Should lecturers made accountable for their non-academic past? Yes, if it is a profoundly unethical past that seriously undermines their suitability for the academic post. If lecturer in medicine were revealed to have performed secret, grossly unprofessional experiments on citizens, including sexual deception, that led to record compensation payouts to their victims, they could not expect to retain their post.

Likewise, when a criminology lecturer devoted decades to abuse of citizens and the counter-democratic undermining of campaigns for seemingly no reason other than they threaten established power, it demolishes their credibility and legitimacy.


Bonino says

The campaigners disregard the authority and competence of universities to assess and monitor the fitness of their employees.

One of two things happened:

1) Lambert disclosed the full detail of his relevant past when he applied for the job - information that official reports have spent years ferreting out and are still not at the bottom of, matters that Lambert has flatly refused to answer questions about, details that he says he even kept secret from his wife and family - and the institution gave him the nod nonetheless; or

2) Lambert failed to disclose a swathe of information relevant to his post that is now embarrassing the universities and damaging their standing, deceiving them as he deceived the campaigners he infiltrated and the women he abused.

Either way, the universities that employ him have questions to answer. But it doesn't stretch credulity to imagine a state-trained liar with decades of experience being able to deceive a university's recruitment staff.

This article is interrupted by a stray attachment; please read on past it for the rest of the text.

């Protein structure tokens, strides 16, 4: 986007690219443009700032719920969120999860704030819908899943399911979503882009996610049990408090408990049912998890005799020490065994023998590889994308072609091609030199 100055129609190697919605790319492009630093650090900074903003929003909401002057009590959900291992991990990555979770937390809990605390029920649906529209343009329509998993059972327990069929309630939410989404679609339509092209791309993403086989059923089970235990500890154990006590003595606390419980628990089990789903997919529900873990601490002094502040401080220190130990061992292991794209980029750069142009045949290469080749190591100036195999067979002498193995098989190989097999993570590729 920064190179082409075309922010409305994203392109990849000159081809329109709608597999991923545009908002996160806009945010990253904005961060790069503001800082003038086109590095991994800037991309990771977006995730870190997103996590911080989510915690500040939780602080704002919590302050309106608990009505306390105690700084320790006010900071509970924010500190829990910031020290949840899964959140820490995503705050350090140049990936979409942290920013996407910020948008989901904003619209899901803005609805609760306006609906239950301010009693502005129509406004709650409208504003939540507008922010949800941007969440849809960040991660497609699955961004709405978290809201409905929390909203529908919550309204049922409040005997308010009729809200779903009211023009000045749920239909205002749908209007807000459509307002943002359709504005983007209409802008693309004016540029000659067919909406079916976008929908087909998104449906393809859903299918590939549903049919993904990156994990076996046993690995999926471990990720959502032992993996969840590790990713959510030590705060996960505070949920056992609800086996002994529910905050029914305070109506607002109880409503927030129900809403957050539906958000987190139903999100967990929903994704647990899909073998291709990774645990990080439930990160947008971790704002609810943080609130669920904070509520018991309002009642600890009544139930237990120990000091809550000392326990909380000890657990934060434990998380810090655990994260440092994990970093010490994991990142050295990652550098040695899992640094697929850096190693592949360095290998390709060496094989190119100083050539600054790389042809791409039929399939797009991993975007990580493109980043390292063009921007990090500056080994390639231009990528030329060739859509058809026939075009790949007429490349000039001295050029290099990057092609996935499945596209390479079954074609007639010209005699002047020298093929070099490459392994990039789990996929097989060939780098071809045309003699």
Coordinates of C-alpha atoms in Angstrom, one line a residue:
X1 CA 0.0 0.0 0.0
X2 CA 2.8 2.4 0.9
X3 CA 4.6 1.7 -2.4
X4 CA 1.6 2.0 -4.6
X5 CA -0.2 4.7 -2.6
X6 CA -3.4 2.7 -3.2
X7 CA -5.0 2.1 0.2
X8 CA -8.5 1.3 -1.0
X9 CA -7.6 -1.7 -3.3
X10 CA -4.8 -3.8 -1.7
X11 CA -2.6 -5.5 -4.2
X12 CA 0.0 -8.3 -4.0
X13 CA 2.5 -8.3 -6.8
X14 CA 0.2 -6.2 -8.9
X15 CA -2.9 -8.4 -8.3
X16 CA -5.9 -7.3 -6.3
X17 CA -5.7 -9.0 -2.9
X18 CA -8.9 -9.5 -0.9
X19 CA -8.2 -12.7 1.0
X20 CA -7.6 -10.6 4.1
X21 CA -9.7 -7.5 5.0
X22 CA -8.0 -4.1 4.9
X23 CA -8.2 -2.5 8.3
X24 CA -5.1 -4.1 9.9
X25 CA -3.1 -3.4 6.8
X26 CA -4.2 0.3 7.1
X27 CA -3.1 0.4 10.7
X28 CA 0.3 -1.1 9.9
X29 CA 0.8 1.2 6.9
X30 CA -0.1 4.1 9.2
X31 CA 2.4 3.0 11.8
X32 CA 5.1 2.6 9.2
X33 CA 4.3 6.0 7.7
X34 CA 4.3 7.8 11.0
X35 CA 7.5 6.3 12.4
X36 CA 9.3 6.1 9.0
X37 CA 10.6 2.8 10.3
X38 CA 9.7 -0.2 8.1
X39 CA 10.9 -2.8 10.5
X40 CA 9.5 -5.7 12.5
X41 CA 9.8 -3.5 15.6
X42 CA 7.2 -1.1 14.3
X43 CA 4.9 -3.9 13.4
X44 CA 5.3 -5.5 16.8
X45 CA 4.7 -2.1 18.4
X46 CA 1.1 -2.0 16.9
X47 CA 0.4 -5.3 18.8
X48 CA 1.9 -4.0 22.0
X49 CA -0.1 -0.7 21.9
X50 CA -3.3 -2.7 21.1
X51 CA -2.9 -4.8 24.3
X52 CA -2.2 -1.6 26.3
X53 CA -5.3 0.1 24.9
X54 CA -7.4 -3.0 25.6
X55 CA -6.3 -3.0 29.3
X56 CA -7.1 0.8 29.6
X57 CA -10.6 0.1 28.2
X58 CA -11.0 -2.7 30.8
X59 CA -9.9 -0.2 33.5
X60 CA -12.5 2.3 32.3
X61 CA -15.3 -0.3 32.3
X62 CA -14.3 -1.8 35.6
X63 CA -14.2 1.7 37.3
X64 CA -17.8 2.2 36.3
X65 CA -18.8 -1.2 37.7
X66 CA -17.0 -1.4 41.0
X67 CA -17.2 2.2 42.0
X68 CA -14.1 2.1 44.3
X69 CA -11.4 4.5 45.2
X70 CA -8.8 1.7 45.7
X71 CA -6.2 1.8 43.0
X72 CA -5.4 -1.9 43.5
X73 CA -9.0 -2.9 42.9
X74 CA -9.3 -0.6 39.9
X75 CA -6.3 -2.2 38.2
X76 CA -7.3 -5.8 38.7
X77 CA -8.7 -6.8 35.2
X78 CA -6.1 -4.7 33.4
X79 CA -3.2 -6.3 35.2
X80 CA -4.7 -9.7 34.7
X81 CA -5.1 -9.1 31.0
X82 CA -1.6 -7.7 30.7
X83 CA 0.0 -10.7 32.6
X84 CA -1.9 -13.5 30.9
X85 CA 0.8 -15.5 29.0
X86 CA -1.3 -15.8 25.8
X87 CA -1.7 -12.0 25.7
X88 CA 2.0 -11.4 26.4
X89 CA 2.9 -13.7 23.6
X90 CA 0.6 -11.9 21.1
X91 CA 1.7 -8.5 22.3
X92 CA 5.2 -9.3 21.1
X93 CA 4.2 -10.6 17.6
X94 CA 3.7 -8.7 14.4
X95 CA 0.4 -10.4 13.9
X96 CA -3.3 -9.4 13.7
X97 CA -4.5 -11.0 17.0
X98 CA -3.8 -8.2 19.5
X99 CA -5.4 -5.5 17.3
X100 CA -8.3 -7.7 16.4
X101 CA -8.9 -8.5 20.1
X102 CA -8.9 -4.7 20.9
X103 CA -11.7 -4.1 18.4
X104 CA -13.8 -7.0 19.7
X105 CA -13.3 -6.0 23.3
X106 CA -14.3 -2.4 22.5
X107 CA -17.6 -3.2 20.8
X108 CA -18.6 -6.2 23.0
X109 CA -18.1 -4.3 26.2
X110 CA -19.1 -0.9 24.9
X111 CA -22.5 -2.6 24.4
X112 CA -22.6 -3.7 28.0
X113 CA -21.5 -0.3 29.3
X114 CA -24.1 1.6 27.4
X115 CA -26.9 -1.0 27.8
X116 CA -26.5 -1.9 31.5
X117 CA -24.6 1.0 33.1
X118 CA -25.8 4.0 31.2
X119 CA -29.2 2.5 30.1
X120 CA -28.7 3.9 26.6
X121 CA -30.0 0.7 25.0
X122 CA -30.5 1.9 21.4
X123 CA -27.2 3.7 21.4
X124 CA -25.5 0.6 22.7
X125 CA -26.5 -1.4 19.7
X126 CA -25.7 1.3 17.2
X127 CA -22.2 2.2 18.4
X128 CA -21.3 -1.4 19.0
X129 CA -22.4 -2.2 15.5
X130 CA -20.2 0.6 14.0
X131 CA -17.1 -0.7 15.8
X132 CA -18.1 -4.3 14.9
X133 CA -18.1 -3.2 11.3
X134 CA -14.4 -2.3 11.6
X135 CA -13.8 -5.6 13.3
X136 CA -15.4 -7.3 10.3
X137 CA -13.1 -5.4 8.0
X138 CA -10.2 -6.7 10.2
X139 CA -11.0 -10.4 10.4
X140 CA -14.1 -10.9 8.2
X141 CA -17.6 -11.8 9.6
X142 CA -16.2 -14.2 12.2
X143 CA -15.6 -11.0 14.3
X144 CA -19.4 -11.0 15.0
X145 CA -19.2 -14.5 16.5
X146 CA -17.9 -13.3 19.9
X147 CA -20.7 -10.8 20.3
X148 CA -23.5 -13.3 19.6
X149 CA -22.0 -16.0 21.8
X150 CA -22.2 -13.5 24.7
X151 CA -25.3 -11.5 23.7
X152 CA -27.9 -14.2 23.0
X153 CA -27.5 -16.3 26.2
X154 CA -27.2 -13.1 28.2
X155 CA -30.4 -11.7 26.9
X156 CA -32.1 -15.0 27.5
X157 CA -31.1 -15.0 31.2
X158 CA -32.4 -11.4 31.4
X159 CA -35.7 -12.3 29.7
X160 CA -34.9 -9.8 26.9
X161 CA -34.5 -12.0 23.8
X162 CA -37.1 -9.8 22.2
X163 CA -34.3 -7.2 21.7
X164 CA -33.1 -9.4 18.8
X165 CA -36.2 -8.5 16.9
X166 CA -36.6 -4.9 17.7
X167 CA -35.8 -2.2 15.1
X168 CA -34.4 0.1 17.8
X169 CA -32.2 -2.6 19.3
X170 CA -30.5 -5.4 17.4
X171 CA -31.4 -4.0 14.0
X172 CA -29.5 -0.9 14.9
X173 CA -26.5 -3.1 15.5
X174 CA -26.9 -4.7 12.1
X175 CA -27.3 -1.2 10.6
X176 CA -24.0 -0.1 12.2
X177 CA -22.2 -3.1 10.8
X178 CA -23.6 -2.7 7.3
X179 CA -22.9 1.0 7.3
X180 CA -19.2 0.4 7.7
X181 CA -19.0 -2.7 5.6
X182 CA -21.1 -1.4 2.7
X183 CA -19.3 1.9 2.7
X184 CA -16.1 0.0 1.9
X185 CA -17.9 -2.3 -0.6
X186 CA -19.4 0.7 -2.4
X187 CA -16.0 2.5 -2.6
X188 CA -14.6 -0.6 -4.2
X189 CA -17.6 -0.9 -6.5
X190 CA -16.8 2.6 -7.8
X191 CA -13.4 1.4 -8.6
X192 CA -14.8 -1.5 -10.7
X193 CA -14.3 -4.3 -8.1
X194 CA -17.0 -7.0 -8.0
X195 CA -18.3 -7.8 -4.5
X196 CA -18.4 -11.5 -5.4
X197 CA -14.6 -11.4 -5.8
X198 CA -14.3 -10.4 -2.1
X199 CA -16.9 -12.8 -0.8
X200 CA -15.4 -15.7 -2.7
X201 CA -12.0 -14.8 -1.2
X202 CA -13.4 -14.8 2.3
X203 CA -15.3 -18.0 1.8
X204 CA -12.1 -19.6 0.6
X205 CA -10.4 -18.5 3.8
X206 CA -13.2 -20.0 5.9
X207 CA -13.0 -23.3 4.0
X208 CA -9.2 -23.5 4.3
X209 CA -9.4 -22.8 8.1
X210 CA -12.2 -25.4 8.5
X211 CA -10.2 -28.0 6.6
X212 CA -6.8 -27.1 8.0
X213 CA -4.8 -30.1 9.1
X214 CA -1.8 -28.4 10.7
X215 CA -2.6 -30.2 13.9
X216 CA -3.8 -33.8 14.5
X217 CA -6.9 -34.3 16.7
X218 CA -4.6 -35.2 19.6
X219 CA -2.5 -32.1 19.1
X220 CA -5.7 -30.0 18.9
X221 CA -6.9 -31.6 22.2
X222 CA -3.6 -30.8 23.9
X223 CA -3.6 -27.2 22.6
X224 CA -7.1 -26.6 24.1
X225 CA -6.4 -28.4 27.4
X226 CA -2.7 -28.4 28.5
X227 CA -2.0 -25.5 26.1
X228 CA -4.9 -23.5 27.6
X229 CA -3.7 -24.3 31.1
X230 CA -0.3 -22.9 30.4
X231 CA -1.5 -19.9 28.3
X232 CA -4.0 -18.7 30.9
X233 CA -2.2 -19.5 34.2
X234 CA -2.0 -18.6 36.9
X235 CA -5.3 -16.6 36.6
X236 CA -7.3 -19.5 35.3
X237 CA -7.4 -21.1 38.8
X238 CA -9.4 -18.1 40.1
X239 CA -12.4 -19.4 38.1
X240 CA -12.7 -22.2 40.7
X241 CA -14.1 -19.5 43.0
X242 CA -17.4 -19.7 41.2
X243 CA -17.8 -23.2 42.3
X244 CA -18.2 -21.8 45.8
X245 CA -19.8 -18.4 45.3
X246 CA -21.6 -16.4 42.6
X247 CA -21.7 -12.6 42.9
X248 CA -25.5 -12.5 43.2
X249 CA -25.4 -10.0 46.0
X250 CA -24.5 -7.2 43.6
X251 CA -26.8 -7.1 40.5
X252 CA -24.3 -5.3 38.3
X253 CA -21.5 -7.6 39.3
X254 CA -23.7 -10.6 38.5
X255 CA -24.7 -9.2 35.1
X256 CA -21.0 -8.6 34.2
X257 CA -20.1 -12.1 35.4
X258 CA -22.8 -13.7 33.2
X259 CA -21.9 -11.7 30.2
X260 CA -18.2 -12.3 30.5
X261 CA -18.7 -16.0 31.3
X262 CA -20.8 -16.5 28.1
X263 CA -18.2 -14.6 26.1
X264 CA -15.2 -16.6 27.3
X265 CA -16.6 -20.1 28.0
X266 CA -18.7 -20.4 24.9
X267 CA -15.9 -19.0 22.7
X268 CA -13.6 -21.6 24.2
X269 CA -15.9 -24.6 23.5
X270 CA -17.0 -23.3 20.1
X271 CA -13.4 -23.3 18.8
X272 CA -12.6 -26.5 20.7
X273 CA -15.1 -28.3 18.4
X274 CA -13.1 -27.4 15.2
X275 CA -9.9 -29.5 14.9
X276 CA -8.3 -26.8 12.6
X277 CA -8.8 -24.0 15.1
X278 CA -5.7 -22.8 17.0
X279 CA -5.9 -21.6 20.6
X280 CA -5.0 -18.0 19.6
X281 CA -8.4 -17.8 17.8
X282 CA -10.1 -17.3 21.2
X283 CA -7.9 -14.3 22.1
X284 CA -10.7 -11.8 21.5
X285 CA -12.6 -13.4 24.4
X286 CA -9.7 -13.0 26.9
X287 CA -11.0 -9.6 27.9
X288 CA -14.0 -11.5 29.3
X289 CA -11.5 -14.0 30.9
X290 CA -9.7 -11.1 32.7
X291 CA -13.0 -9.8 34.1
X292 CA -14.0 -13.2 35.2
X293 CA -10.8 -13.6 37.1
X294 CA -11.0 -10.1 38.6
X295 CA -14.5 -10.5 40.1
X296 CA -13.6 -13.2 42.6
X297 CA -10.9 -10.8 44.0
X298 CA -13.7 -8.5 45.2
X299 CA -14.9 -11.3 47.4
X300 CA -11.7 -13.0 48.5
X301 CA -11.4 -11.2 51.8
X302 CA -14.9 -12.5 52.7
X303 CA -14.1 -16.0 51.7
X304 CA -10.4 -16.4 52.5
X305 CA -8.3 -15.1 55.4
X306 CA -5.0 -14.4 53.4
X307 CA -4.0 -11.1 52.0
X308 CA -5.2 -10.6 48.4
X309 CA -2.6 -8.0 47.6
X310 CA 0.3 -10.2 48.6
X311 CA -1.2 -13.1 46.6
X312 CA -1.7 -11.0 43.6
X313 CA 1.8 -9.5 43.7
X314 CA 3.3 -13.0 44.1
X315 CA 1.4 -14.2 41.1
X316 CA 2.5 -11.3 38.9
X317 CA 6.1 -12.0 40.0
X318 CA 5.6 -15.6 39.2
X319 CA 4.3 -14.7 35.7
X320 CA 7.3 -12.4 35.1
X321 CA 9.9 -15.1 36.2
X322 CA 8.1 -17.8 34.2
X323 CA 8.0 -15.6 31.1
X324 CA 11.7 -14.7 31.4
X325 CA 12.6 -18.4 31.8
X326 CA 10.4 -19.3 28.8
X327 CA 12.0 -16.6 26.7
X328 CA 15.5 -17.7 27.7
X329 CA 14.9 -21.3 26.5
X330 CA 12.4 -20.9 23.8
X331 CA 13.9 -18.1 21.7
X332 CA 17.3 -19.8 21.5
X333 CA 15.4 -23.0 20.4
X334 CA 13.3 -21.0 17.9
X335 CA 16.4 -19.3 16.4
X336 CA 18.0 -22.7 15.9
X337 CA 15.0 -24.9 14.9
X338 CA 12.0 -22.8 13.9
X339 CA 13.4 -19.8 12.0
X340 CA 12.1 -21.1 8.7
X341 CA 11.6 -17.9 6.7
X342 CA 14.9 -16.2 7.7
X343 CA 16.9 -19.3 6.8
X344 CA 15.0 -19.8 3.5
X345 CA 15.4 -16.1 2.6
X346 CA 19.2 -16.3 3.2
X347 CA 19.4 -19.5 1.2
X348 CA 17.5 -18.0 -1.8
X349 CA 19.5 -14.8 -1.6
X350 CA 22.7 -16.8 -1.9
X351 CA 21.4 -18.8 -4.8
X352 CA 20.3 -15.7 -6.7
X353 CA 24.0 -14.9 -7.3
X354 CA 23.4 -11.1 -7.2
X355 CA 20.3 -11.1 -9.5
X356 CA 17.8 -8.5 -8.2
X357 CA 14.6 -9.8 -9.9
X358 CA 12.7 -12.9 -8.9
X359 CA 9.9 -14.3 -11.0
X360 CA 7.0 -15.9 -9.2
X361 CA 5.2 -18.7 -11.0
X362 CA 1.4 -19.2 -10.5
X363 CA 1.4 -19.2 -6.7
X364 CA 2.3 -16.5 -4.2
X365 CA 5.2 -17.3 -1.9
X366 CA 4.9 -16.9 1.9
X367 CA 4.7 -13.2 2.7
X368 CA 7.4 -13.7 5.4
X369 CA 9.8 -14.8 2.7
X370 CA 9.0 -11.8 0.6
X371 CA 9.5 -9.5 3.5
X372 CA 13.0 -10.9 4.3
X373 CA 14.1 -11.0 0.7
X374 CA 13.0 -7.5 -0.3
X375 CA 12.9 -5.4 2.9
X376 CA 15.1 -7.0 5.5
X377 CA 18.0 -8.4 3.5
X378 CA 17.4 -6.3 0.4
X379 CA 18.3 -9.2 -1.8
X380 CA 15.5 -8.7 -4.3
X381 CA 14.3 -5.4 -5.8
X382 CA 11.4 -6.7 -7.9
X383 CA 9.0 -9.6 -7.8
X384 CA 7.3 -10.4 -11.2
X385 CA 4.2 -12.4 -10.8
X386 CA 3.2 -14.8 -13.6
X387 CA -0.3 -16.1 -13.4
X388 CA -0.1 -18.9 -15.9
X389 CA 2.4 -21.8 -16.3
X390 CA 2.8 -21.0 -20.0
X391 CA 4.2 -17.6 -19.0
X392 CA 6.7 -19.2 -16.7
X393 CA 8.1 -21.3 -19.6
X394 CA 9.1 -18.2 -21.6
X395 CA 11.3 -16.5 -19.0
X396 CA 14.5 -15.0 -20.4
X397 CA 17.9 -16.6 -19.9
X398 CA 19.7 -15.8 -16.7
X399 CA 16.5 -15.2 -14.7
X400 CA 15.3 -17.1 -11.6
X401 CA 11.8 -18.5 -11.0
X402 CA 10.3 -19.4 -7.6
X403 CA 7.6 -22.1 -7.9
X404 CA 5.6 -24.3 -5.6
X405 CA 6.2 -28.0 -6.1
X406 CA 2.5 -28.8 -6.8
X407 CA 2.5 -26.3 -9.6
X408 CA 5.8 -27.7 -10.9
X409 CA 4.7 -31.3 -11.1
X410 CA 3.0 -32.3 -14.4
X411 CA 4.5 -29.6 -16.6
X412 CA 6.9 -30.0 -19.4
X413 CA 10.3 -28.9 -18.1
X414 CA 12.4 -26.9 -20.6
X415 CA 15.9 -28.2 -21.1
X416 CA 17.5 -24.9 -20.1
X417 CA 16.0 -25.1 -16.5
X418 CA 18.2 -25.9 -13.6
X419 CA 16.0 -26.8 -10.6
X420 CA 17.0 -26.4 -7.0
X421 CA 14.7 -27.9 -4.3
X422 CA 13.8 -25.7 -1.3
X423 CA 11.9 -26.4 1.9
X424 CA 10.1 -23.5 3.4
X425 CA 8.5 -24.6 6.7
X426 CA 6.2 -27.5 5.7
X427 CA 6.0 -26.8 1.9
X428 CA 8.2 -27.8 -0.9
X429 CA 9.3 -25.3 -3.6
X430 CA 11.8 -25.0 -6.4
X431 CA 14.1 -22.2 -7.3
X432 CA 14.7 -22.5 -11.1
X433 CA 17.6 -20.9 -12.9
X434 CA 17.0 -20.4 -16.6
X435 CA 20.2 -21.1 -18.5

Bonino thinks the campaign against Lambert

ignores the specific context in which Lambert acted and the morass of moral ambiguities inherent in covert policing.

Even in that world, Lambert and the SDS were exceptionally corrupt and depraved. The way he and his charges behaved was, in the words of people with a higher level of policing authority than Lambert ever achieved, 'grossly unprofessional' and an 'abject failure'.

He did not merely make a personal mistake but developed a methodology using tactics that have shocked the public and been unequivocally slammed by senior police officers. Under his management, that methodology was emulated by those he was in charge of.

This is neither intrinsic to covert policing as Bonino asserts, nor is it the 'extremely rich experience in professional practice' that London Metropolitan University's spokesperson claims.


The question should really be approached from the other side - if all this is not enough to render him unfit to teach in this field, what is?

Unlike someone contrite, he has not readily admitted his wrongdoings until they have been revealed by others. This is the measure of the man today.

Even after he was exposed he did not make contact with his activist ex-partner and their son despite knowing of the risk to the child's health from a genetic condition. Instead she found out the truth by seeing it in a newspaper in 2012. She has said that, had she not done so, Lambert would have taken the secret to his grave.

So one wonders what else the range of ongoing official inquiries, criminal investigations and court cases will add to the already appalling list.